head spin giddily to the point of fainting. I moved and a searing spasm of pain
cleared away the faintness. I could see the summit of Seria Norte away to the west. I
was not far below it. The sight drove home how desperately things had changed. We
were above 19,000 feet, still on the ridge, and very much alone. I looked south at
the small rise I had hoped to scale quickly and it seemed to grow with every second
that I stared. I would never get over it. Simon would not be able to get me up it. He
would leave me. He had no choice. I held my breath, thinking about it. Left here?
Alone? … For an age I felt overwhelmed at the notion of being left; I felt like
screaming, and I felt like swearing, but stayed silent. If I said a word, I would panic. I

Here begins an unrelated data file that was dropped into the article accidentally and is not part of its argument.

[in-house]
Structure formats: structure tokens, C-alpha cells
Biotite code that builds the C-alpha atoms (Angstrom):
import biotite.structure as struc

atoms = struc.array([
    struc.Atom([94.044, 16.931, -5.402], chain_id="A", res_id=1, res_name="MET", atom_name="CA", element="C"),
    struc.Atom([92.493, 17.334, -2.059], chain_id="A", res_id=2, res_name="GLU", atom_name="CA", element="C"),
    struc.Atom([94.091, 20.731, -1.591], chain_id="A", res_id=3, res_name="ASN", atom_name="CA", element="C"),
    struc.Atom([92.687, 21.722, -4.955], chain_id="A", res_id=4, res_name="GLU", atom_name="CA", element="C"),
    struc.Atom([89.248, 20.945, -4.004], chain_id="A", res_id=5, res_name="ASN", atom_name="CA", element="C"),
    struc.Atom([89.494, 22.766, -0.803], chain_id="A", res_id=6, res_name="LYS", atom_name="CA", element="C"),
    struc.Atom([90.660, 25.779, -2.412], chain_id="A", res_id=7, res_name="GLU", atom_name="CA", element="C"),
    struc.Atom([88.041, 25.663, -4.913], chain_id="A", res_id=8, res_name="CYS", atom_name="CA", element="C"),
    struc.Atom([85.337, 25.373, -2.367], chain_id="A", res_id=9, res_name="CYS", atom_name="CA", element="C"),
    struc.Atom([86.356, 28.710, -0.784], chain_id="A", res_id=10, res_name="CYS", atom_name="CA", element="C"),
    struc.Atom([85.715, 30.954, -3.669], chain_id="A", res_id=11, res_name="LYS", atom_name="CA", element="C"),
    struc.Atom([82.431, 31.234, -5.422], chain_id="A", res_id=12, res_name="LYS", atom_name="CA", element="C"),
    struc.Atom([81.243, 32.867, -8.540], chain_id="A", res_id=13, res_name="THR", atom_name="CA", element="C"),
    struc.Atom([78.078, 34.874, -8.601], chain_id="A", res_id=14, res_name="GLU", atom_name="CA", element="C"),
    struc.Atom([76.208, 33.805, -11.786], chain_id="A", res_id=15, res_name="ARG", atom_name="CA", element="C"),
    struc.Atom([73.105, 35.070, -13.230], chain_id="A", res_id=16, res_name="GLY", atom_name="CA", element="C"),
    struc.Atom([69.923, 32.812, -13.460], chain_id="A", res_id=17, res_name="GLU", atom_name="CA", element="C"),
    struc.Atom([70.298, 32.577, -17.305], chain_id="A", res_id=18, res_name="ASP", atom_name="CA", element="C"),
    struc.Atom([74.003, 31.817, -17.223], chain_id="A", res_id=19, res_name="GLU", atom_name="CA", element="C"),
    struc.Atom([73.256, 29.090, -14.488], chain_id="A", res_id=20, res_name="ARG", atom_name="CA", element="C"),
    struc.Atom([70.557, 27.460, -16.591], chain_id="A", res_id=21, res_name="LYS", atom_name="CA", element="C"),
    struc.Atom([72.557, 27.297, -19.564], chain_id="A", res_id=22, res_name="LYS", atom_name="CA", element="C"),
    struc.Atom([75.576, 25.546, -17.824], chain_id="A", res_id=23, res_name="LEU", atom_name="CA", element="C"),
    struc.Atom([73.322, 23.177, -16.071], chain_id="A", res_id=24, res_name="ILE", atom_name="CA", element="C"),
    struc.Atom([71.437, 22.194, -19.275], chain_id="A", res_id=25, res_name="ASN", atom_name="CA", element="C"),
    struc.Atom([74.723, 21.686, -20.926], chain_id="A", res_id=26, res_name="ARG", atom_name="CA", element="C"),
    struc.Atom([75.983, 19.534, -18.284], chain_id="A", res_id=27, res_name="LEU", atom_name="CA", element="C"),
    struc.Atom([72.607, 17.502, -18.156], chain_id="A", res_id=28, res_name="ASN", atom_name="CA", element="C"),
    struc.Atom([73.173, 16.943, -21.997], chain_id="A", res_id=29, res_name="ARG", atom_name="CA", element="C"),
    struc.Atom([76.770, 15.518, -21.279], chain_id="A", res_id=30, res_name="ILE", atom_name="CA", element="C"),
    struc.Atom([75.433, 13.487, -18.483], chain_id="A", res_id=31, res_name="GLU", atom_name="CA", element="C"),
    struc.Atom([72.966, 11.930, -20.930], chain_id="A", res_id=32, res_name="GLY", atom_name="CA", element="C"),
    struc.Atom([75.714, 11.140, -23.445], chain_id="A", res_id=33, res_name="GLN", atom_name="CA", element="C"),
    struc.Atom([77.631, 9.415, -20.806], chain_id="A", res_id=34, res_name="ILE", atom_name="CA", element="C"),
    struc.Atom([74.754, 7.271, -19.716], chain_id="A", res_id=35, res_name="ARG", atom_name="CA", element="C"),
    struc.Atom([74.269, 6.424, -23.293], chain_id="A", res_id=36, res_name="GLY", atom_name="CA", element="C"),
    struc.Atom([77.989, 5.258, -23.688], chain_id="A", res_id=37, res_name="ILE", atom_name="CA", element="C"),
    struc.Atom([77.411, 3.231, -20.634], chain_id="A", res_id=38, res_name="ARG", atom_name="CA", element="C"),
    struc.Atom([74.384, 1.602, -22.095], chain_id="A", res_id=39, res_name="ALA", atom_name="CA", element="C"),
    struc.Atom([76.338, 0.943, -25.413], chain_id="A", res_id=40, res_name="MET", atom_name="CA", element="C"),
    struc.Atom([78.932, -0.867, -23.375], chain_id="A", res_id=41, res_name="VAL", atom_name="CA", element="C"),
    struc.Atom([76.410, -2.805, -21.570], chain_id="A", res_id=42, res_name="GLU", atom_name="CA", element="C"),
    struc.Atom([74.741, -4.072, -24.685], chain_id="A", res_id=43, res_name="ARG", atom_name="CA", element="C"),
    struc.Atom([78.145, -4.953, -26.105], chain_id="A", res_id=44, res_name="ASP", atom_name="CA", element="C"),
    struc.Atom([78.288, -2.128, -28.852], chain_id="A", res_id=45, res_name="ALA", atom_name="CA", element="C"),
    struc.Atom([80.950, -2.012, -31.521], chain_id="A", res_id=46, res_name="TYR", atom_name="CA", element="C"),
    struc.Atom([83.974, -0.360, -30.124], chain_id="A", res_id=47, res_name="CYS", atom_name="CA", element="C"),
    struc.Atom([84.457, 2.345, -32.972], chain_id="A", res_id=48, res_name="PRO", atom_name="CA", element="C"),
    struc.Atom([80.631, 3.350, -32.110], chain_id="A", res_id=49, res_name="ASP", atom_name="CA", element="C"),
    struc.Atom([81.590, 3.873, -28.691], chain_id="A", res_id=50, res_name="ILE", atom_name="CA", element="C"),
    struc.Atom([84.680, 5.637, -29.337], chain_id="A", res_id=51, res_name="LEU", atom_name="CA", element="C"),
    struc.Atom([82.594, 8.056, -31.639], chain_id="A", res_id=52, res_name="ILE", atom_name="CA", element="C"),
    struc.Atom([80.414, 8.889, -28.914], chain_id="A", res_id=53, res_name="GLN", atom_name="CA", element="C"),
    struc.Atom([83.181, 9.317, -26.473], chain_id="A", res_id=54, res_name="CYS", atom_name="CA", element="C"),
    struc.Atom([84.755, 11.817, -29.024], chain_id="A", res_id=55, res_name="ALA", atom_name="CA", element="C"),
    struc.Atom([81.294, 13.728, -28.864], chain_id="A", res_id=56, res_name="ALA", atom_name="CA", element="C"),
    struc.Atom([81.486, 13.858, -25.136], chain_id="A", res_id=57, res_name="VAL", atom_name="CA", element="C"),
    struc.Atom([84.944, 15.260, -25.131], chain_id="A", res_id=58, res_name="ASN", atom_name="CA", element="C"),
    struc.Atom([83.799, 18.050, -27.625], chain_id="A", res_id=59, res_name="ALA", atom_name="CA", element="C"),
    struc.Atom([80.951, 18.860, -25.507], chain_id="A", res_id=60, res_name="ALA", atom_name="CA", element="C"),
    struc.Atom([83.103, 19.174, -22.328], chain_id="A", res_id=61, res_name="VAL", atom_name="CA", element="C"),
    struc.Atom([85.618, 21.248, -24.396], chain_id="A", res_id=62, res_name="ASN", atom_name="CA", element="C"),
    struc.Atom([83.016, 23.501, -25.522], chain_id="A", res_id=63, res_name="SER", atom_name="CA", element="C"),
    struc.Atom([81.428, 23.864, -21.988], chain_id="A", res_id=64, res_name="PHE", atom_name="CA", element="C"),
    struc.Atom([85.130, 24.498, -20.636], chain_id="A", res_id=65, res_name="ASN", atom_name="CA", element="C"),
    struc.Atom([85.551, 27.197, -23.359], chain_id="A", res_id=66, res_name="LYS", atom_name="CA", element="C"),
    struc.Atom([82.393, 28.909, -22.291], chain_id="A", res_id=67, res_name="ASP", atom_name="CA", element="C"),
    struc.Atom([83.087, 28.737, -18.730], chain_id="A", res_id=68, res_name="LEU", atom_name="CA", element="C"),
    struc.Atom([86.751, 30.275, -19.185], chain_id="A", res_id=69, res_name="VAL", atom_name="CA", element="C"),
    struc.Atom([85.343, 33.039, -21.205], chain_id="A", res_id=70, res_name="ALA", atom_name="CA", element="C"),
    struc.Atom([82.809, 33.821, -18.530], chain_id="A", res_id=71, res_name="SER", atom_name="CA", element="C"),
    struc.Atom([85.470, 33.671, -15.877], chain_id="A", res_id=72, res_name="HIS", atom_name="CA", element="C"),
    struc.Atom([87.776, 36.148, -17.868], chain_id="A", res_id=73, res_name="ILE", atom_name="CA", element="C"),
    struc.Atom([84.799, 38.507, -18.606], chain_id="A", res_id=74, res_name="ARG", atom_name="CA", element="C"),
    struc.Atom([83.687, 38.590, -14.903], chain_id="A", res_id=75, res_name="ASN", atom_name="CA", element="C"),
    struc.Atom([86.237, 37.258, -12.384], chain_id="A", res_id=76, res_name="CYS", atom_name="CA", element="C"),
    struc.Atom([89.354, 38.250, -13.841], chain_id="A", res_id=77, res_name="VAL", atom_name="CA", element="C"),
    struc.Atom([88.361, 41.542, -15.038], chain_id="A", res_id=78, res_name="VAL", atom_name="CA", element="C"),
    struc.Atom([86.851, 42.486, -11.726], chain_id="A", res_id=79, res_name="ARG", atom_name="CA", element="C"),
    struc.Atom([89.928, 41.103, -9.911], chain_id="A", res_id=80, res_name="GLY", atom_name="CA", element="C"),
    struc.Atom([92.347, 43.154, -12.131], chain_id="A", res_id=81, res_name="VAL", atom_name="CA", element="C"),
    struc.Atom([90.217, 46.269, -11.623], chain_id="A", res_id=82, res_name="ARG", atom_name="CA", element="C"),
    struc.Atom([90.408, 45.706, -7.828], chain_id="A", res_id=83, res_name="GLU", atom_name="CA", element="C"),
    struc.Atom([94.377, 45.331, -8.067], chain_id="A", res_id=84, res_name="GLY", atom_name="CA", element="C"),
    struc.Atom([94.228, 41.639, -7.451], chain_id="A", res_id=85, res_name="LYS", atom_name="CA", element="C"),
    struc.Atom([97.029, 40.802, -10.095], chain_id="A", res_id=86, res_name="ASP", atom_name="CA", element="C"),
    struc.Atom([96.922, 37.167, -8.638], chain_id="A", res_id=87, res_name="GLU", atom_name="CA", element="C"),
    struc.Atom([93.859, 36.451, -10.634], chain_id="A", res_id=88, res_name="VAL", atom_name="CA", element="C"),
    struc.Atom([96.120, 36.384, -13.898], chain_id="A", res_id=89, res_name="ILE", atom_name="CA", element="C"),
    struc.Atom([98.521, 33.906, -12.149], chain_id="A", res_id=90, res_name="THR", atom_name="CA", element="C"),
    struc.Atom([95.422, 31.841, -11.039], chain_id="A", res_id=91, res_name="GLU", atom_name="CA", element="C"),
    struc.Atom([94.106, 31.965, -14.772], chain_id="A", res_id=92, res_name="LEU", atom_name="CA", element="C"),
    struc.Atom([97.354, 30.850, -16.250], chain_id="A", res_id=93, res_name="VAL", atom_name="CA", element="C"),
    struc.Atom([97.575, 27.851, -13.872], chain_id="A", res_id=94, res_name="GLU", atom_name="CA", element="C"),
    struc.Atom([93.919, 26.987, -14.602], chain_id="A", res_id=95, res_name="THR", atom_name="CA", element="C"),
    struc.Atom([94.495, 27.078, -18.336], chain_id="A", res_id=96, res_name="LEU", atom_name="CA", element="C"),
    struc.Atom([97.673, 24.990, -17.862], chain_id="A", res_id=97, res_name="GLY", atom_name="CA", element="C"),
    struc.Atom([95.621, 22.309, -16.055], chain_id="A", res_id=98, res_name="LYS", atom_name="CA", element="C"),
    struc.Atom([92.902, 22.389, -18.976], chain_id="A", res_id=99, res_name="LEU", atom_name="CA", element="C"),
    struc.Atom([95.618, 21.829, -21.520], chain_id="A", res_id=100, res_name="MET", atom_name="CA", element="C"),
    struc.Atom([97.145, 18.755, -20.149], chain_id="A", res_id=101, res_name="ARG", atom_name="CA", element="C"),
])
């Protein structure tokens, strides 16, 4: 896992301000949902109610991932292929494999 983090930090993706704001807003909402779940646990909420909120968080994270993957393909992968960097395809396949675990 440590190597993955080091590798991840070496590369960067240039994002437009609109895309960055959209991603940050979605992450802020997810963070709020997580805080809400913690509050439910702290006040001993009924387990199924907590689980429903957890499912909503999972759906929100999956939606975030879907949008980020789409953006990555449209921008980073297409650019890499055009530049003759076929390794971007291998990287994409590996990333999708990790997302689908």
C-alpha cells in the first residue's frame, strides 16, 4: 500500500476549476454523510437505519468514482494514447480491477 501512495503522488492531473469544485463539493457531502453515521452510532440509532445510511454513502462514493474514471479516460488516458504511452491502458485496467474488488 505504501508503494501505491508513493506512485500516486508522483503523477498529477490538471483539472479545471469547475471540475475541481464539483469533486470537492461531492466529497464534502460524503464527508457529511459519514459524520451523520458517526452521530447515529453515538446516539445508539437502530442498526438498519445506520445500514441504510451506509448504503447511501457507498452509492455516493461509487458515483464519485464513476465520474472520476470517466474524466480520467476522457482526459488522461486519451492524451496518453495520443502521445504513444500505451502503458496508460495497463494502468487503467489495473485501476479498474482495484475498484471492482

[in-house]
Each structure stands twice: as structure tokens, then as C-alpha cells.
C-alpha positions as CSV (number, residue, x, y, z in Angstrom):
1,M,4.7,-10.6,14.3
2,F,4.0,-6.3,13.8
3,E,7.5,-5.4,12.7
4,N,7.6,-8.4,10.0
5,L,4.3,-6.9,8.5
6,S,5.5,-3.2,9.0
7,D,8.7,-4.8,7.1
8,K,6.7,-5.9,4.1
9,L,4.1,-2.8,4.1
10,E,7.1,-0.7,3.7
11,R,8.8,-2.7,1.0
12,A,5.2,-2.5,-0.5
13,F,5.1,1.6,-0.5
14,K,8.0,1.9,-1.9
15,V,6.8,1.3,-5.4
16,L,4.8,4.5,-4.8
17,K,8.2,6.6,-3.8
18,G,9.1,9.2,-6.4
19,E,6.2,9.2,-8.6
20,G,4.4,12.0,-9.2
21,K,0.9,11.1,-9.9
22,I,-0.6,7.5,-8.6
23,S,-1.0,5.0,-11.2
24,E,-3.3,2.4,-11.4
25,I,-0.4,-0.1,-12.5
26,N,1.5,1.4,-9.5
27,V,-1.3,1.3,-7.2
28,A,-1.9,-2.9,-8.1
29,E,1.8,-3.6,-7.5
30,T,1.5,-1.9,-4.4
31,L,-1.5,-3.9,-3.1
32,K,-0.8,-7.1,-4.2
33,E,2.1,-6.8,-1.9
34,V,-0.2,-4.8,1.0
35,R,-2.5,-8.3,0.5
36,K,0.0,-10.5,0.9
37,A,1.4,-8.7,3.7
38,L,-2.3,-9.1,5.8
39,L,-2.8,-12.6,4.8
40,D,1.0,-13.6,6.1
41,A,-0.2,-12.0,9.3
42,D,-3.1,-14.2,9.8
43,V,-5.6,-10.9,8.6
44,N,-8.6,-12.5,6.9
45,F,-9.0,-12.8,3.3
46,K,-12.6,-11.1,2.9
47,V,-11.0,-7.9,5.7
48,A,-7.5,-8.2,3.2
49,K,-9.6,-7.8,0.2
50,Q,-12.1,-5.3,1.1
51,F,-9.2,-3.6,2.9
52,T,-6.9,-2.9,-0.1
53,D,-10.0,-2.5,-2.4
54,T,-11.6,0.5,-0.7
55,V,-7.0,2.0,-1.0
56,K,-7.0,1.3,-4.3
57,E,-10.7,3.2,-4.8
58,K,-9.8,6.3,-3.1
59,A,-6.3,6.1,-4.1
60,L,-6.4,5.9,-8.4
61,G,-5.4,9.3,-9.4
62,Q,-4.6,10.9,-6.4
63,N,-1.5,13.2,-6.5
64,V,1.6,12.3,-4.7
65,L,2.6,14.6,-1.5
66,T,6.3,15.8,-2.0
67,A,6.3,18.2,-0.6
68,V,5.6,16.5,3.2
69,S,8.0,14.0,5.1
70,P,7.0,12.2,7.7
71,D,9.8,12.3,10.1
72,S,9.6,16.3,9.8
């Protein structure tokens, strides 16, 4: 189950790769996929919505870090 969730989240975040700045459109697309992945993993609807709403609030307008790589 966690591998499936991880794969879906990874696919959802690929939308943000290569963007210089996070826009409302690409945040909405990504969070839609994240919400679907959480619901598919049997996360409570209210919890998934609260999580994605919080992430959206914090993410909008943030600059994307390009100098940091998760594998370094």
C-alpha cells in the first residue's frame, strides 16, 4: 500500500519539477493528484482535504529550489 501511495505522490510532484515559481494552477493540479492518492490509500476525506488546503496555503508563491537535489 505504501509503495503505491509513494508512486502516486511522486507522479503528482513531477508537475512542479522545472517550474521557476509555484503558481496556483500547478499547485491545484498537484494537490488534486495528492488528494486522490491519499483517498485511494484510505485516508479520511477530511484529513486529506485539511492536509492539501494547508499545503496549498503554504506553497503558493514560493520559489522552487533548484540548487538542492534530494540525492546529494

could feel myself teetering on the edge of it.
Joe had disappeared behind a rise in the ridge and began moving faster than I could
go. I was glad we had put the steep section behind us at last. … I felt tired and was
grateful to be able to follow Joe’s tracks instead of breaking trail*.
I rested a while when I saw that Joe had stopped moving. Obviously he had found
an obstacle and I thought I would wait until he started moving again. When the rope
moved again I trudged forward after it, slowly.
Suddenly there was a sharp tug as the rope lashed outtaut across the slope. I was
pulled forward several feet as I pushed my axes into the snow and braced myself for
another jerk. Nothing happened. I knew that Joe had fallen, but I couldn’t see him,
so I stayed put. I waited for about ten minutes until the tautened rope went slack on
the snow and I felt sure that Joe had got his weight off me. I began to move along his
footsteps cautiously, half expecting something else to happen. I kept tensed up and
ready to dig my axes in at the first sign of trouble.